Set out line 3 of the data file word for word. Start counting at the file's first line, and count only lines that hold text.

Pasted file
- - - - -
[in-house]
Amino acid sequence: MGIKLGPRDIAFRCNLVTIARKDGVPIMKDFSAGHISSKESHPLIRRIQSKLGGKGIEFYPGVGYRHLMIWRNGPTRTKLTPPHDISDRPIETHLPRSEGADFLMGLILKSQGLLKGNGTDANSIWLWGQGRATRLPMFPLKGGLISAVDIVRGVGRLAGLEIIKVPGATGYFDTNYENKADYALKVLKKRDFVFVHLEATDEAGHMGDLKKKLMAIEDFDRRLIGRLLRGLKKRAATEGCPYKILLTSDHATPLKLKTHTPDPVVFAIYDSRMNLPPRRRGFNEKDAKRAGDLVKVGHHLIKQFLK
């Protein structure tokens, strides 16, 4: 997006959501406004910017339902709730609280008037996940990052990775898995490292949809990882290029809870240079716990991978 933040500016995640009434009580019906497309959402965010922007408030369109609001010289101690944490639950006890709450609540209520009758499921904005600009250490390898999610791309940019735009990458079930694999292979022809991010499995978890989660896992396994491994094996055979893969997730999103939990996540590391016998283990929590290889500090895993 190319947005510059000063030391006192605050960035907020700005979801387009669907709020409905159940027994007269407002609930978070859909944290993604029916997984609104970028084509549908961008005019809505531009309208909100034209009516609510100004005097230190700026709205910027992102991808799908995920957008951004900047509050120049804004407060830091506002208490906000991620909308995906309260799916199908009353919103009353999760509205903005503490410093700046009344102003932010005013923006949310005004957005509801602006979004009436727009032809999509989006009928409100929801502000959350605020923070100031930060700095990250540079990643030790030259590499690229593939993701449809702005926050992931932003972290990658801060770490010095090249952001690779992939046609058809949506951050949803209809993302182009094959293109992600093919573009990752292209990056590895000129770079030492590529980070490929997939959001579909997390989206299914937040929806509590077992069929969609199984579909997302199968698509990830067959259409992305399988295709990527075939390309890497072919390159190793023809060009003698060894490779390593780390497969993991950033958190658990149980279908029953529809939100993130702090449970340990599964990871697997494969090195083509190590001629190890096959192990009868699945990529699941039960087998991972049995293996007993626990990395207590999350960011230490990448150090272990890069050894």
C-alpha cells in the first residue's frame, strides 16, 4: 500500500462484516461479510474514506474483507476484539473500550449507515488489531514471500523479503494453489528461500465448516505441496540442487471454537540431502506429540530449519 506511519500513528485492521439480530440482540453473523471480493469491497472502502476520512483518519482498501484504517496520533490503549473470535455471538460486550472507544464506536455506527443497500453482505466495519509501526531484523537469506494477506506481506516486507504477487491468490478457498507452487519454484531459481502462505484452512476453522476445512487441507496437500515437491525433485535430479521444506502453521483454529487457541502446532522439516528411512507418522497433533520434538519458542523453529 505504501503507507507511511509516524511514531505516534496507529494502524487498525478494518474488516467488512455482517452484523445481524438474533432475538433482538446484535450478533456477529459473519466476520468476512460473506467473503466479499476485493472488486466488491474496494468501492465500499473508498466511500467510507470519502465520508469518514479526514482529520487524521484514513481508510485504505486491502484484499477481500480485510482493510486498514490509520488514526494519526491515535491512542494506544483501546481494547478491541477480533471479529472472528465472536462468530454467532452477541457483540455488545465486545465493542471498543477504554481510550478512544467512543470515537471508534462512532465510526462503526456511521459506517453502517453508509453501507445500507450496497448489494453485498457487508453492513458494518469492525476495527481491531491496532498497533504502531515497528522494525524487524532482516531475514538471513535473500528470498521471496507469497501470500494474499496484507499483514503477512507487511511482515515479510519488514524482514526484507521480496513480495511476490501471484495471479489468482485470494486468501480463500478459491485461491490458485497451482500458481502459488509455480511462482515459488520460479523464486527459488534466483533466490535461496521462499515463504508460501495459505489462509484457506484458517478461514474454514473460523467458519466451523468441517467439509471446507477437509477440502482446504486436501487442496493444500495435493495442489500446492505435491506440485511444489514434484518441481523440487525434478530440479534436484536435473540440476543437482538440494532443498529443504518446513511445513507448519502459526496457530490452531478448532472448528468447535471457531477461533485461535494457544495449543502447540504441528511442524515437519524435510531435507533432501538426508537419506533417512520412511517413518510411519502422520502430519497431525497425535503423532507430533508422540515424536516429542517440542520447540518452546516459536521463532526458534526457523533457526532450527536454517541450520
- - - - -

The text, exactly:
């Protein structure tokens, strides 16, 4: 997006959501406004910017339902709730609280008037996940990052990775898995490292949809990882290029809870240079716990991978 933040500016995640009434009580019906497309959402965010922007408030369109609001010289101690944490639950006890709450609540209520009758499921904005600009250490390898999610791309940019735009990458079930694999292979022809991010499995978890989660896992396994491994094996055979893969997730999103939990996540590391016998283990929590290889500090895993 190319947005510059000063030391006192605050960035907020700005979801387009669907709020409905159940027994007269407002609930978070859909944290993604029916997984609104970028084509549908961008005019809505531009309208909100034209009516609510100004005097230190700026709205910027992102991808799908995920957008951004900047509050120049804004407060830091506002208490906000991620909308995906309260799916199908009353919103009353999760509205903005503490410093700046009344102003932010005013923006949310005004957005509801602006979004009436727009032809999509989006009928409100929801502000959350605020923070100031930060700095990250540079990643030790030259590499690229593939993701449809702005926050992931932003972290990658801060770490010095090249952001690779992939046609058809949506951050949803209809993302182009094959293109992600093919573009990752292209990056590895000129770079030492590529980070490929997939959001579909997390989206299914937040929806509590077992069929969609199984579909997302199968698509990830067959259409992305399988295709990527075939390309890497072919390159190793023809060009003698060894490779390593780390497969993991950033958190658990149980279908029953529809939100993130702090449970340990599964990871697997494969090195083509190590001629190890096959192990009868699945990529699941039960087998991972049995293996007993626990990395207590999350960011230490990448150090272990890069050894």